Lost in Technopolis

by John Wiegley

# Using org-mode as a Day Planner

Posted by John Wiegley on August 20, 2007 with labels:

The following document describes how to use Carsten Dominik’s excellent org-mode Emacs package after the fashion of a pen-and-paper day planner.

For those curious, I was not brought up on time management in the era of the current GTD fad. I started with a hard-bound book filled with daily planning sheets, along with training and books supporting this method. I found it incredibly useful for the three or so years that I stuck with it, but ultimately discovered that only digital media can truly keep up with my ever-changing world. Thus began my quest for the ultimate, computer day planning package.

I’ve tried everything available for the Apple Mac, and have even started some of my own systems (see Emacs Planner), but nothing has fully satisfied me – which is to say, nothing has been able to keep me “on task”, rather than finally gathering dust on a digital bookshelf.

Enter org-mode. This handy system uses a fairly simple, single-file outlining paradigm, upon which it overlays concepts like due dates and priorities. I find its method both non-intrusive and easy to edit by hand, which are absolute necessities for me.

### My configuration

I will present my usage of org-mode as a day planner first by giving some templates you can use straight away, and then by explaining my methodology via example uses of org-mode that employ this configuration. First, you should add the following code to your .emacs file, if you have no other configuration:

(require 'org-install)

(define-key mode-specific-map [?a] 'org-agenda)

'(progn
(define-prefix-command 'org-todo-state-map)

(define-key org-mode-map "\C-cx" 'org-todo-state-map)

(define-key org-todo-state-map "x"
#'(lambda nil (interactive) (org-todo "CANCELLED")))
(define-key org-todo-state-map "d"
#'(lambda nil (interactive) (org-todo "DONE")))
(define-key org-todo-state-map "f"
#'(lambda nil (interactive) (org-todo "DEFERRED")))
(define-key org-todo-state-map "l"
#'(lambda nil (interactive) (org-todo "DELEGATED")))
(define-key org-todo-state-map "s"
#'(lambda nil (interactive) (org-todo "STARTED")))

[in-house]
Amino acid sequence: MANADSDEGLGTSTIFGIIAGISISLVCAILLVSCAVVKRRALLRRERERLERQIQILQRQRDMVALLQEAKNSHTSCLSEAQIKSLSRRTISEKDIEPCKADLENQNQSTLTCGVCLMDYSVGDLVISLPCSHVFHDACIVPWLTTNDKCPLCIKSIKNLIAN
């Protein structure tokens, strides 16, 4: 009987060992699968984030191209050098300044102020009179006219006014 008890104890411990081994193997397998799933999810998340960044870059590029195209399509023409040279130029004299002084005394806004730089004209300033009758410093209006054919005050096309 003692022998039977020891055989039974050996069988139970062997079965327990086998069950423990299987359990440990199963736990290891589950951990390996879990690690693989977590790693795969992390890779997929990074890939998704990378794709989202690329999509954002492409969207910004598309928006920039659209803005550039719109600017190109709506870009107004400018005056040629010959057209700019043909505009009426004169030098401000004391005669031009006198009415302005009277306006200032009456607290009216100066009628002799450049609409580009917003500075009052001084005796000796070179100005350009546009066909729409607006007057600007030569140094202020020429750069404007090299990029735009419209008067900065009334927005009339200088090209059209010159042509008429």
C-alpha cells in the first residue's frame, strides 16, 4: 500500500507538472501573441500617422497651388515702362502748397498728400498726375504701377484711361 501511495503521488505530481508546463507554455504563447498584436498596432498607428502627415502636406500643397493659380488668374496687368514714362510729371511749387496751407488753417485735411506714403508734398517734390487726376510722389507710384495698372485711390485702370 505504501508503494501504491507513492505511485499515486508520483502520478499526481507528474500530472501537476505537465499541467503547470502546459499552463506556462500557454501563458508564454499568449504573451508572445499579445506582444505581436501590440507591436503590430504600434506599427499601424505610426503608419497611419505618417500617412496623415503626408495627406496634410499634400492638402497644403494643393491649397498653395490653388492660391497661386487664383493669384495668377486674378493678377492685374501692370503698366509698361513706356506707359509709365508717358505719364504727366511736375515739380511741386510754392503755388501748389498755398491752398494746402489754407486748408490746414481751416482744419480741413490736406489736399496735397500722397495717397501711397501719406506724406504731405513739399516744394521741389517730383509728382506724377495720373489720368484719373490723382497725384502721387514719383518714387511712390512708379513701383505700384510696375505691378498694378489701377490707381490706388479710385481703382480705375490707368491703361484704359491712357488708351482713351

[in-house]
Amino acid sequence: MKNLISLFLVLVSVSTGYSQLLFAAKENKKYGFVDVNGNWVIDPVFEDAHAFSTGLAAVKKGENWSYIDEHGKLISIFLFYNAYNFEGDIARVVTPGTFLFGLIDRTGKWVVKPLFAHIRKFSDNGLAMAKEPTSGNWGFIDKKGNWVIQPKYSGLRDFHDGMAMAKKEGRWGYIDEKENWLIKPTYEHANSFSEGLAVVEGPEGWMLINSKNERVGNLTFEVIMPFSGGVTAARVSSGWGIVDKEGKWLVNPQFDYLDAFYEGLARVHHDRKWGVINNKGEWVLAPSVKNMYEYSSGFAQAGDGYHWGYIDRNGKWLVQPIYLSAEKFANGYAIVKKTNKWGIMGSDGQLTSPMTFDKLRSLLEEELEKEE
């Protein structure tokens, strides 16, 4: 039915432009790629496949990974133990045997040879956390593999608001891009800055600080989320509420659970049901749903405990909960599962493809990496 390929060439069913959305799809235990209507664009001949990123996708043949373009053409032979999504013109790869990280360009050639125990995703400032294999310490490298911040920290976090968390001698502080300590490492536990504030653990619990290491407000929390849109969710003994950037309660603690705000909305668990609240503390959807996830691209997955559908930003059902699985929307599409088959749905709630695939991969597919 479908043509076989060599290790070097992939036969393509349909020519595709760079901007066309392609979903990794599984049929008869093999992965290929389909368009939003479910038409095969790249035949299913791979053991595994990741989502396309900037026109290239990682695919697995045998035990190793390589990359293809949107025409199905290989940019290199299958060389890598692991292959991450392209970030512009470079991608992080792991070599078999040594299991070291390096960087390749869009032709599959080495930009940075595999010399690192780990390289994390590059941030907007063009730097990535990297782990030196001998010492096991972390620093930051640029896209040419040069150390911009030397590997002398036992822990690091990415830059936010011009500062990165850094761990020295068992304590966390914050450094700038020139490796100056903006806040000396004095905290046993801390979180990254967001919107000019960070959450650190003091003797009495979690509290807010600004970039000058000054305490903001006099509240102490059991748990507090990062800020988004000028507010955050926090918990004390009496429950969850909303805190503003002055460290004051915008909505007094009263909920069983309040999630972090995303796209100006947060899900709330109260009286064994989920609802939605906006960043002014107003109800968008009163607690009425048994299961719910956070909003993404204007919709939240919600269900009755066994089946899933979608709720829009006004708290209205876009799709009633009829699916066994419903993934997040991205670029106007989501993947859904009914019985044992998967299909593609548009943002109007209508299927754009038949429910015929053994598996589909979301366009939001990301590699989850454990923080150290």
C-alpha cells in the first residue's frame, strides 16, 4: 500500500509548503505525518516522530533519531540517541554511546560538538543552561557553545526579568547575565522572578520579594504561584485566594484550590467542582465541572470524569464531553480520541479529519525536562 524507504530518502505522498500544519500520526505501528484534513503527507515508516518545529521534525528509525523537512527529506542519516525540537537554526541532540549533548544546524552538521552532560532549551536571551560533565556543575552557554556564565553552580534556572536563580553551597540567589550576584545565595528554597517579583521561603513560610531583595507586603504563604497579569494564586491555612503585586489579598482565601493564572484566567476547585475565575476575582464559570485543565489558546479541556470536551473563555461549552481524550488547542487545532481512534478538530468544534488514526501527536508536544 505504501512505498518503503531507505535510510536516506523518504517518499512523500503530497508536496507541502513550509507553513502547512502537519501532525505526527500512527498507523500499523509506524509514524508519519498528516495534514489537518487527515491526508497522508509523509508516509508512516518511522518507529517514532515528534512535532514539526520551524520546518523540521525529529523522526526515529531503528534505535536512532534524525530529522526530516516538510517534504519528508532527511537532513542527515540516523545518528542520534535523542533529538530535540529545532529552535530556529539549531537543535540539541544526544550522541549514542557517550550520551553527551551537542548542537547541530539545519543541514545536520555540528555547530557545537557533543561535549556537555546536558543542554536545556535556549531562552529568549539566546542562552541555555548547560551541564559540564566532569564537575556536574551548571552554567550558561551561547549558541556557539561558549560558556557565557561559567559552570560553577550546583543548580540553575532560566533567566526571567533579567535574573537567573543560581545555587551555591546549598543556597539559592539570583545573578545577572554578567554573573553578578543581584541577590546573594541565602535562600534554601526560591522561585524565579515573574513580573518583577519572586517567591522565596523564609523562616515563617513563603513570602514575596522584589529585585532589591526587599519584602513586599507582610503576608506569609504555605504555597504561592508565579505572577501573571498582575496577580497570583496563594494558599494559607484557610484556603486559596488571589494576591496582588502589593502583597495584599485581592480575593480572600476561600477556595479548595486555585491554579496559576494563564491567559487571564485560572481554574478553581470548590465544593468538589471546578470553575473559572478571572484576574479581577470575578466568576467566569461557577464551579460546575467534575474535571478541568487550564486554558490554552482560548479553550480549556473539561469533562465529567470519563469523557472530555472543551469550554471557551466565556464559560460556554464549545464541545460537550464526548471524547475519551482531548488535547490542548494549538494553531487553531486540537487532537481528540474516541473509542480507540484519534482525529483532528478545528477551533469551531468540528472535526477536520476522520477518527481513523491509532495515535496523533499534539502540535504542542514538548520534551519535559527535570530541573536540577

(define-key org-todo-state-map "w"
#'(lambda nil (interactive) (org-todo "WAITING")))

(define-key org-agenda-mode-map "\C-n" 'next-line)
(define-key org-agenda-keymap "\C-n" 'next-line)
(define-key org-agenda-mode-map "\C-p" 'previous-line)
(define-key org-agenda-keymap "\C-p" 'previous-line)))

(require 'remember)

(define-key global-map [(control meta ?r)] 'remember)

(custom-set-variables
'(org-agenda-files (quote ("~/todo.org")))
'(org-default-notes-file "~/notes.org")
'(org-agenda-ndays 7)
'(org-agenda-show-all-dates t)
'(org-agenda-skip-scheduled-if-done t)
'(org-agenda-start-on-weekday nil)
'(org-reverse-note-order t)
'(org-fast-tag-selection-single-key (quote expert))
'(org-agenda-custom-commands
(quote (("d" todo "DELEGATED" nil)
("c" todo "DONE|DEFERRED|CANCELLED" nil)
("w" todo "WAITING" nil)
("W" agenda "" ((org-agenda-ndays 21)))
("A" agenda ""
((org-agenda-skip-function
(lambda nil
(org-agenda-skip-entry-if (quote notregexp) "\\=.*\$#A\$")))
(org-agenda-ndays 1)
("u" alltodo ""
((org-agenda-skip-function
(lambda nil
(quote regexp) "\n]+>")))
'(org-remember-store-without-prompt t)
'(org-remember-templates
(quote ((116 "* TODO %?\n  %u" "~/todo.org" "Tasks")
(110 "* %u %?" "~/notes.org" "Notes"))))
'(remember-annotation-functions (quote (org-remember-annotation)))
'(remember-handler-functions (quote (org-remember-handler))))

The beginning of this code loads org-mode into memory, and customizes some of its default behaviors. In particular, it adds certain key bindings both to regular org-mode (when you’re editing a todo file) and also the agenda view. For example, I don’t like the meaning of C-n and C-p to be overridden, so I modify them back to their original Emacs behavior.